Working free of charge, Ghatan reviewed Chandler’s medical records and concluded the baby’s death “was not the result of parental abuse or mistreatment, nor was his death caused by anyone.” Ghatan, the director of pediatric neurosurgery, said advancements in medical diagnostics not available in 2002 show Chandler did not die from shaken baby syndrome.
Without holding an evidentiary hearing, Gwinnett Superior Court Judge Ronnie Bachelor dismissed the new trial motion. On Tuesday, the state high court heard Smith’s appeal of that ruling.
Smith’s lawyer, Mark Loudon-Brown, told the justices that when a neurologist testified for the state at trial, he said he thought Chandler died from being violently shaken and that he would be “happy if somebody can tell me something else.”
Loudon-Brown said evolving medical science now provides a different diagnosis and that the one presented at trial would never be given today.
During the oral arguments, the justices saved their most pointed questions for Assistant District Attorney Christopher Deneve.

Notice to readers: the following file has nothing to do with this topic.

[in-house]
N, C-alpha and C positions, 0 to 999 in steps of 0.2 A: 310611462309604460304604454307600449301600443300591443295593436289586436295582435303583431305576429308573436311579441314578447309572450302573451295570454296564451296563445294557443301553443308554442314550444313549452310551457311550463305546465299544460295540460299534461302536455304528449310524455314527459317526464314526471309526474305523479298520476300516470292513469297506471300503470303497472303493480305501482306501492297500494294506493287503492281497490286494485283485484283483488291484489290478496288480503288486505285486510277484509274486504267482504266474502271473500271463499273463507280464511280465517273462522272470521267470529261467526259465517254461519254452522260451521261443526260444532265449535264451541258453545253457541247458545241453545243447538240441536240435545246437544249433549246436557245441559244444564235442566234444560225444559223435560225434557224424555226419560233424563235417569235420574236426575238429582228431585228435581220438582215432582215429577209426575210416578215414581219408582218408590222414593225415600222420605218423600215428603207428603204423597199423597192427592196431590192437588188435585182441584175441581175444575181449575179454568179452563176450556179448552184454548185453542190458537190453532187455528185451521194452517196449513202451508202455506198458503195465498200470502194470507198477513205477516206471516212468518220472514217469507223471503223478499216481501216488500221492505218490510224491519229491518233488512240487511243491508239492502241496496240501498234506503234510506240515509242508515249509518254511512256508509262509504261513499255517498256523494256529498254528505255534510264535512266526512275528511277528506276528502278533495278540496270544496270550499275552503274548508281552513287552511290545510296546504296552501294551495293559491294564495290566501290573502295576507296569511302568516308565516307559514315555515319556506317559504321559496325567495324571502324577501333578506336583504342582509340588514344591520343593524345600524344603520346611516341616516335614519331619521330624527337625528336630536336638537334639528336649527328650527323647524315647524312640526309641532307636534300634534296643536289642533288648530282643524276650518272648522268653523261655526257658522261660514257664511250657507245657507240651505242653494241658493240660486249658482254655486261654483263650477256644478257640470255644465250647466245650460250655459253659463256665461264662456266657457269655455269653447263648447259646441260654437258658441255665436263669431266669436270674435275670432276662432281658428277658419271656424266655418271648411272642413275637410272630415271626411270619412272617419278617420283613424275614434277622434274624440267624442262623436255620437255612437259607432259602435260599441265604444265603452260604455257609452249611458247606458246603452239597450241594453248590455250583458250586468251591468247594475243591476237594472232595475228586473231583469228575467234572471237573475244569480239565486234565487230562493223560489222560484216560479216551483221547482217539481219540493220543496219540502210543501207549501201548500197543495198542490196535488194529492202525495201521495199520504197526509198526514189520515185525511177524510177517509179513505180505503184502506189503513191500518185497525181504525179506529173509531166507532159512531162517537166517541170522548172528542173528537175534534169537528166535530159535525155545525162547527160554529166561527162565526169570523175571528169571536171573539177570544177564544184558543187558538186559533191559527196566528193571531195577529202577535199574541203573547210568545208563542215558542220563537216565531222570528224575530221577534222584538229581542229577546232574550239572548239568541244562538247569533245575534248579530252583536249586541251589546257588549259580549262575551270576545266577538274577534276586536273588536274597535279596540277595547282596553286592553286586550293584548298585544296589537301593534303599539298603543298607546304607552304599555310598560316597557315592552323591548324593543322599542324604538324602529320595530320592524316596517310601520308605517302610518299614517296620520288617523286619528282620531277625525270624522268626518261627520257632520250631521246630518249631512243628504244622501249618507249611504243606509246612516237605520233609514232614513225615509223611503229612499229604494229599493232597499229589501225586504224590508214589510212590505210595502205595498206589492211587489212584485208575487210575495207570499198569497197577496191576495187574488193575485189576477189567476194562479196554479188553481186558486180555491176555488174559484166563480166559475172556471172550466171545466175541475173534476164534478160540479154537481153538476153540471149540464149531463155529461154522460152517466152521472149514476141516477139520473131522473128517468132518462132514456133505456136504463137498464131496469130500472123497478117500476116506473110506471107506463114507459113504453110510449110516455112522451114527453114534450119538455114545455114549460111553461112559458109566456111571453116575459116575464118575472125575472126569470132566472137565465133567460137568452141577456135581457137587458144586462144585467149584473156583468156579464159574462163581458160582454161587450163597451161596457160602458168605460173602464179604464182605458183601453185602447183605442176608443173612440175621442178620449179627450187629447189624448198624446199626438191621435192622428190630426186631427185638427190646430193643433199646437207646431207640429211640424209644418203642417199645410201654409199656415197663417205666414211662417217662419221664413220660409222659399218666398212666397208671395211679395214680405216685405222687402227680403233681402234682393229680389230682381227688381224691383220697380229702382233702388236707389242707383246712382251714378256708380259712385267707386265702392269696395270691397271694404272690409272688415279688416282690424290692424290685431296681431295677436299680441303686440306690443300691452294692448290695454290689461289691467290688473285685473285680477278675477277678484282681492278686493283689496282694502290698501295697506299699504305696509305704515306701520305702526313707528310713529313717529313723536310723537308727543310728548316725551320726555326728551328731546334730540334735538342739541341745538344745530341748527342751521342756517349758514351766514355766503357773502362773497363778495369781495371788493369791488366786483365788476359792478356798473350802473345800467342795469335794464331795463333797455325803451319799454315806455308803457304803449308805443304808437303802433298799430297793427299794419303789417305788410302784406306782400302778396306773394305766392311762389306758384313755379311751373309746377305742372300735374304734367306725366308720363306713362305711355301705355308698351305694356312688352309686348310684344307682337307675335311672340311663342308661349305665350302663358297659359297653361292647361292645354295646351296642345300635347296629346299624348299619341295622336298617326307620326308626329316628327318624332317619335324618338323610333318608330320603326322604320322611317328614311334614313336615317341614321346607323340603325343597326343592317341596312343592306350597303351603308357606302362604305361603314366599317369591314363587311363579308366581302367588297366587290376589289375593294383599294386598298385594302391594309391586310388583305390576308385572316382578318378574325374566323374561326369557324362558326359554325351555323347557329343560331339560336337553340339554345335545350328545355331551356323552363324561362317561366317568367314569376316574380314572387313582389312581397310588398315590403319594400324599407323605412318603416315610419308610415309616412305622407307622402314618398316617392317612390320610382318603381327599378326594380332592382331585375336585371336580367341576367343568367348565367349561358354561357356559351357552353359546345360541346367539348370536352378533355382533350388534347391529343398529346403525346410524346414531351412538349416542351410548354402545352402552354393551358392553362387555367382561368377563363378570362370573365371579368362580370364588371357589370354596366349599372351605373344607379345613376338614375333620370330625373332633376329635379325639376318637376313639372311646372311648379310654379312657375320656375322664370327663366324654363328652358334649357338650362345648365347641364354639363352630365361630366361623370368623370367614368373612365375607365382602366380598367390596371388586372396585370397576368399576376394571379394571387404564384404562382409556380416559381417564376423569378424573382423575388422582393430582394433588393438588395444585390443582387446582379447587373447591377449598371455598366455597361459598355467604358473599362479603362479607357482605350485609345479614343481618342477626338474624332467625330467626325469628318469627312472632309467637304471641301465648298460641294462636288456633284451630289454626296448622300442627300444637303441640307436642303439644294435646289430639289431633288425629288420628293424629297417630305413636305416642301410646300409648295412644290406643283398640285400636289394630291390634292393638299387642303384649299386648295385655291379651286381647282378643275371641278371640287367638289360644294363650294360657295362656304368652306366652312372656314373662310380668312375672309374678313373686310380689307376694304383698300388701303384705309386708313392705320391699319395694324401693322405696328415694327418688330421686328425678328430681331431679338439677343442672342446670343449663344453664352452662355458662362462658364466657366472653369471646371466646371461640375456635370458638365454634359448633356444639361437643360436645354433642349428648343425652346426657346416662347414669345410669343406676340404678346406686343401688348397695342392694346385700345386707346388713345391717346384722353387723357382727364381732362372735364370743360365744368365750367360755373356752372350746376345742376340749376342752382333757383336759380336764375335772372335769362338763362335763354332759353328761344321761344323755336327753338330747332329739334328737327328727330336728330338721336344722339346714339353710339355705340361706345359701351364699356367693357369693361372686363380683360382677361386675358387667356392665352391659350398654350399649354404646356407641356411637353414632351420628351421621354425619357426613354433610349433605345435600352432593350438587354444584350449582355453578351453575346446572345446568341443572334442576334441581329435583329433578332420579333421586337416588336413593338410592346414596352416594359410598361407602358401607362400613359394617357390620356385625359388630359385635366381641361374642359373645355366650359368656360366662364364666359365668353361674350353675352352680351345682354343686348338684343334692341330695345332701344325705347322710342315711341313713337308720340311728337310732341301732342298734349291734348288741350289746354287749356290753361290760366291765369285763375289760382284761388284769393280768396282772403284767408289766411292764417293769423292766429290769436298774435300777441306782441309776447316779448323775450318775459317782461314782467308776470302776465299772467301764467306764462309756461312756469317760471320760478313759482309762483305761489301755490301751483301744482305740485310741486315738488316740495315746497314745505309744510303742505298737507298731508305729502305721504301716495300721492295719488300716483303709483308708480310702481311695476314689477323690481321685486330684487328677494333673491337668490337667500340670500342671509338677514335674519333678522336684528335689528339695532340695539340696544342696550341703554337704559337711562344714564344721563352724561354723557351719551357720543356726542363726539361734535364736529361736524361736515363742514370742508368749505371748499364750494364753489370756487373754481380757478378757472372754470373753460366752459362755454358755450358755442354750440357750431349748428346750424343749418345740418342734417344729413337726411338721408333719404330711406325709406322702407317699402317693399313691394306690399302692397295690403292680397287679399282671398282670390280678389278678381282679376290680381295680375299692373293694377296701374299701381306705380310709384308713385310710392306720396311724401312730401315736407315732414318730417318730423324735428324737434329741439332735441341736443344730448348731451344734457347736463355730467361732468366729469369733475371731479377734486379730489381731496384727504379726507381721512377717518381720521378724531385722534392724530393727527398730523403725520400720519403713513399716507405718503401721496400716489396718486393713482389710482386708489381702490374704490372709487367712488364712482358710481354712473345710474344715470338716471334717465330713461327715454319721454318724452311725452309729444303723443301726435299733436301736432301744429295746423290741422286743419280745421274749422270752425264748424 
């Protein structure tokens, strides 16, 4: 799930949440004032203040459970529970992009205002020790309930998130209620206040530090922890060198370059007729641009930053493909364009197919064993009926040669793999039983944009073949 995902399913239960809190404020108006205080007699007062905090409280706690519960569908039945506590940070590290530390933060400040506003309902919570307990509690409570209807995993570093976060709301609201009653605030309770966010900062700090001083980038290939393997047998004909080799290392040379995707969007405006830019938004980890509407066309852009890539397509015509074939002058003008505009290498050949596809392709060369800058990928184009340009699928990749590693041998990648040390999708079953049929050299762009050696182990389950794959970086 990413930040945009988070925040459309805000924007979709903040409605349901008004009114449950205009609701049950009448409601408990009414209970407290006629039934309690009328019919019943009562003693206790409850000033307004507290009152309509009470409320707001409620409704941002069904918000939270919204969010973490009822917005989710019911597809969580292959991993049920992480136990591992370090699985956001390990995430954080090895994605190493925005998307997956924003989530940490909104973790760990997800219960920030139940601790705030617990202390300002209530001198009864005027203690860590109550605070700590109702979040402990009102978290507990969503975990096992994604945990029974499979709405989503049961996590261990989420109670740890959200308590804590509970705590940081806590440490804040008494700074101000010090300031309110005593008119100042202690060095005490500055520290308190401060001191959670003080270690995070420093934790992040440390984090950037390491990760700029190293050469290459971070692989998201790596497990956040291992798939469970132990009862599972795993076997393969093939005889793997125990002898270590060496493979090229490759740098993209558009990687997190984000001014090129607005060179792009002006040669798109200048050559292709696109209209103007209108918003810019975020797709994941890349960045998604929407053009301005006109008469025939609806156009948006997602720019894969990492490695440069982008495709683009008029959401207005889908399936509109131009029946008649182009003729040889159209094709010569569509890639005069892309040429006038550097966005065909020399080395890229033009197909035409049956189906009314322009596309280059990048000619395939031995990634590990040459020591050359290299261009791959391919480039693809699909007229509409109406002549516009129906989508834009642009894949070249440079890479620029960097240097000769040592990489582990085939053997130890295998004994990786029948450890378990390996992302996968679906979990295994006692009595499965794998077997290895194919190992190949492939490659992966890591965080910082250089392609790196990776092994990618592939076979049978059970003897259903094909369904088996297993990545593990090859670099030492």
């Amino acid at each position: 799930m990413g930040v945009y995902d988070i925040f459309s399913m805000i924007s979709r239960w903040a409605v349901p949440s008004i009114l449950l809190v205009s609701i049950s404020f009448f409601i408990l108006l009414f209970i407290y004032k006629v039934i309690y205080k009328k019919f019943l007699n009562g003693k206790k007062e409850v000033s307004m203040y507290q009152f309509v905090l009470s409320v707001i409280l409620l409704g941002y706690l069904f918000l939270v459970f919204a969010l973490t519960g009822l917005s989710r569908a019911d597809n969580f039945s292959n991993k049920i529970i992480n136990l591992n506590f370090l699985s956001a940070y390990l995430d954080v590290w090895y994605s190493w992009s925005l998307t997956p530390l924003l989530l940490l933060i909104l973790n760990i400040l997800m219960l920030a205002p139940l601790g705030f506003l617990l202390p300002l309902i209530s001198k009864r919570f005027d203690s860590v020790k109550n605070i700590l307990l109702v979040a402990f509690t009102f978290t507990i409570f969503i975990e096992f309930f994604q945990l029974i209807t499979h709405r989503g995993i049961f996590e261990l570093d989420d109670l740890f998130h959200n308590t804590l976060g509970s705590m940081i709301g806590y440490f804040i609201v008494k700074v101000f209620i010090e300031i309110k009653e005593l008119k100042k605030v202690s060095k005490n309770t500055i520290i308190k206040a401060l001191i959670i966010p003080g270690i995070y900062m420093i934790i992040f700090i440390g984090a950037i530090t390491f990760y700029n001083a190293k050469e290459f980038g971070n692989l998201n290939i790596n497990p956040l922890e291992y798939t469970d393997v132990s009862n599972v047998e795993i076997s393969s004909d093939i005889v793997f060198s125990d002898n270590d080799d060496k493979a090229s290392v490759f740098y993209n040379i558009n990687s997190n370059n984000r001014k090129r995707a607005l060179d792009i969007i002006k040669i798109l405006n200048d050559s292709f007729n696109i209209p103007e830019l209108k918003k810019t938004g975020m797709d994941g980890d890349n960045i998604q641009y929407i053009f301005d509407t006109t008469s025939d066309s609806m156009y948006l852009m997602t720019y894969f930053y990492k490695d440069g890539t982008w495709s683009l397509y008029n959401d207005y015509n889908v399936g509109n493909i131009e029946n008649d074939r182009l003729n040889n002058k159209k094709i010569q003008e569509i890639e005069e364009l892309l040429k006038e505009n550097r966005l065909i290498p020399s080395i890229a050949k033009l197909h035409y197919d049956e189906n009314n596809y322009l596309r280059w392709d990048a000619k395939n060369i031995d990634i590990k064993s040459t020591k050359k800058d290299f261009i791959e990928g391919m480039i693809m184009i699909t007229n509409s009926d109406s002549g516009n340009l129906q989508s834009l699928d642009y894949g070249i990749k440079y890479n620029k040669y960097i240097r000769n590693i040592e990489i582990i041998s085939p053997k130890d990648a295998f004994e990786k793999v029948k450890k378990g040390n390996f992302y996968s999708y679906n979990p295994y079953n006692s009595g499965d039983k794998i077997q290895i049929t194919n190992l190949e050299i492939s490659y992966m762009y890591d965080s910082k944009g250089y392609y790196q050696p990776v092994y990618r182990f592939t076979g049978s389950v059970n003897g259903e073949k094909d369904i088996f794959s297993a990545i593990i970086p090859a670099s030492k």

When Deneve argued that the claims brought by Smith do not qualify as new evidence, several justices said that is something that must be decided at an evidentiary hearing before the trial judge.
“That’s an argument that can be made only at a hearing before the trier of fact to decide,” Justice Nels Peterson said.
“It may very well be a good argument,” said Chief Justice Michael Boggs. But he then asked, “How can a judge unilaterally, with that affidavit, deny a hearing?”
Justice Sarah Hawkins Warren told Deneve the state may have good arguments to counter Smith’s newly discovered evidence claims. But she then asked, “Why don’t you get to a hearing to have a trial judge figure that out, where you can cross-examine the expert and all over your theories can be clearly laid out and both sides can go through the adversarial process to determine whether it is new?”